Tonight we end a year, and tomorrow we begin a new one.
In so many ways, large and small, the human family finds itself at a turning point. We are experiencing profound and accelerating changes to the cultural, economic and technological environments we inhabit, and those changes are both challenging and disorienting. (And dangerous. If unaddressed, climate change could make the planet uninhabitable.)
This would seem to be a particularly unfortunate time to have a witless buffoon in the Oval Office being protected by a feckless and delusional Republican Party.
On the other hand, as I suggested a couple of days ago, Trump’s election may turn out to be a fortuitous wake-up call, a warning that our country’s moral and legal infrastructure is in even greater disrepair than our roads and bridges, and that we need to fix what’s broken sooner rather than later.
For sure, Trump is testing his infamous January 2016 claim– “I could stand in the middle of Fifth Avenue and shoot somebody, and I wouldn’t lose any voters” – to destruction.
True, there has been no new war, no major terrorist attack, no economic crash – at least not yet – such is the soft bigotry of low expectations. There is also a school of thought that this presidency was necessary, that the rise of a narcissistic authoritarian has brought about a moment of reckoning, forcing white Americans to confront a racism many had dismissed as ambient noise and forcing everyone to confront a broken politics.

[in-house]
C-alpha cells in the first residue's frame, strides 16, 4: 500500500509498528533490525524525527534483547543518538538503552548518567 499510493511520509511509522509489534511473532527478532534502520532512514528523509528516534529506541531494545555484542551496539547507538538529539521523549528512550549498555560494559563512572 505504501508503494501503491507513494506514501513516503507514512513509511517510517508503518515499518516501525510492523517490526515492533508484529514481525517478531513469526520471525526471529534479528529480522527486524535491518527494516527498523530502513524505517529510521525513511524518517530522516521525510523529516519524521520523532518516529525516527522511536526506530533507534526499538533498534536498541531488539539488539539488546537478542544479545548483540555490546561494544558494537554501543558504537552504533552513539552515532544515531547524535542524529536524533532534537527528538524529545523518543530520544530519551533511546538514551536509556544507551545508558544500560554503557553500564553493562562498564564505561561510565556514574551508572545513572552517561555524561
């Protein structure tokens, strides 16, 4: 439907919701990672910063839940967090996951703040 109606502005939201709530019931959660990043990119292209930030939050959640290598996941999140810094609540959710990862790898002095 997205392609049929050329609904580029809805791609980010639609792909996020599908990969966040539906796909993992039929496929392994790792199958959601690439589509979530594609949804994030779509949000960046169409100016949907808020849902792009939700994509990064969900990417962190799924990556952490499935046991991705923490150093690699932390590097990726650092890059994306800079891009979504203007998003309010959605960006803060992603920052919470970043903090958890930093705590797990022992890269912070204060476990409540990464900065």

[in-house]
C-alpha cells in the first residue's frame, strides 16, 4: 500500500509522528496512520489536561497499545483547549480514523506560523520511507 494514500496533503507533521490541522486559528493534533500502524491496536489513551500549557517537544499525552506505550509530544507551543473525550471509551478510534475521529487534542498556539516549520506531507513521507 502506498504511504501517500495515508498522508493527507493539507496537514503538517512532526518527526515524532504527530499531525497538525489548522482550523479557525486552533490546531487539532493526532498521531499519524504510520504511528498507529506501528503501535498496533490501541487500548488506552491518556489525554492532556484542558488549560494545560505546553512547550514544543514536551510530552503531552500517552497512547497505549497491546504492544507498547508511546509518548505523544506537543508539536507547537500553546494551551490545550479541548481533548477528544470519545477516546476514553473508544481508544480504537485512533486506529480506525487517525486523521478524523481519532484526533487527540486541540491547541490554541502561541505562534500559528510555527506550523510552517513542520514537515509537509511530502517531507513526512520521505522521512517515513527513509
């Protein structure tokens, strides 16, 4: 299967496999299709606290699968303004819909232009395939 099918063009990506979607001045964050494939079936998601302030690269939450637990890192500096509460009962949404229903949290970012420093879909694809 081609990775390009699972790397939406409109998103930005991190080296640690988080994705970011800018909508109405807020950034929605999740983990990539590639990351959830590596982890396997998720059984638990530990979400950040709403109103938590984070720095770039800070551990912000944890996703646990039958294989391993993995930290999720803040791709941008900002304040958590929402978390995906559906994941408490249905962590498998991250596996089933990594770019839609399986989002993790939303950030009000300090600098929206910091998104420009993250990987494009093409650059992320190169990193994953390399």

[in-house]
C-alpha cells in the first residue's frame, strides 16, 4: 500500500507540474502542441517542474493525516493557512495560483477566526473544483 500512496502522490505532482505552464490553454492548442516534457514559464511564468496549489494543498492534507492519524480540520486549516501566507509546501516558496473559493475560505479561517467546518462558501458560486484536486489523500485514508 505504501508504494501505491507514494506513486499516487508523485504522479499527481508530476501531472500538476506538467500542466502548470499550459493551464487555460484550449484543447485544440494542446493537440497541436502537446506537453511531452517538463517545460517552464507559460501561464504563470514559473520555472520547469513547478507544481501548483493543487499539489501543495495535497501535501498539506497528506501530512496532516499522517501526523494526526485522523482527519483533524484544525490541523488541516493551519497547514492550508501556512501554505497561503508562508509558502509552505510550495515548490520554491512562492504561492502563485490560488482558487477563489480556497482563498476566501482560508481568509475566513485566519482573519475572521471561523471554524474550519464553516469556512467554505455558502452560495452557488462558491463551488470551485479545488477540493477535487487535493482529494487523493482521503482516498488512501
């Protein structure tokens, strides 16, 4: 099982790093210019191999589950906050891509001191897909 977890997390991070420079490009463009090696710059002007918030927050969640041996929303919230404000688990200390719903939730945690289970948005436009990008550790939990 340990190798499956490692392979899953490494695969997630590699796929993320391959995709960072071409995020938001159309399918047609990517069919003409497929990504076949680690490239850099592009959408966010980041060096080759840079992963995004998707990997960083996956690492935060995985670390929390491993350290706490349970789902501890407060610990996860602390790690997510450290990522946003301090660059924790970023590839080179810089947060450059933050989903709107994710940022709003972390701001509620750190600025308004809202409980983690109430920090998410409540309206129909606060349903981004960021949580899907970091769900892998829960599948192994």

A number of the political observers quoted in the article made an important point: even if Trump fails to serve out the rest of his term, or is soundly defeated in 2020, we will be unable to simply pick up from where we were before 2016. We will have to deal with the systemic failures and erosion of democratic and ethical norms that gave rise not just to Trump, but to the contemporary GOP.
And yet there is a striking paradox. Over the past two years, Trump has also caused a democratic renaissance. The first Women’s March on Washington the day after his inauguration was probably the biggest single-day demonstration in recorded US history, with an estimated 725,000 people. In November 2018, 49% of the voter-eligible population showed up at the polls, the highest midterm turnout seen since 1914. Activists, authors, journalists and satirists have thrivedin an age when politics suddenly matters again. The complacent myth of a post-racial country, which some espoused after Obama’s election, has been exploded, forcing some long-overdue conversations.
The over-riding question, as we head into 2019, is whether We The People will sustain this activism in a productive and positive way; whether American citizens will work together to repair the damage and reclaim our national ideals, or whether we will retreat into our various tribes and direct our hostilities to those who should be our comrades-in-arms.
We have a lot of work to do. Here’s hoping 2019 finds us living up to the challenges.
Happy New Year….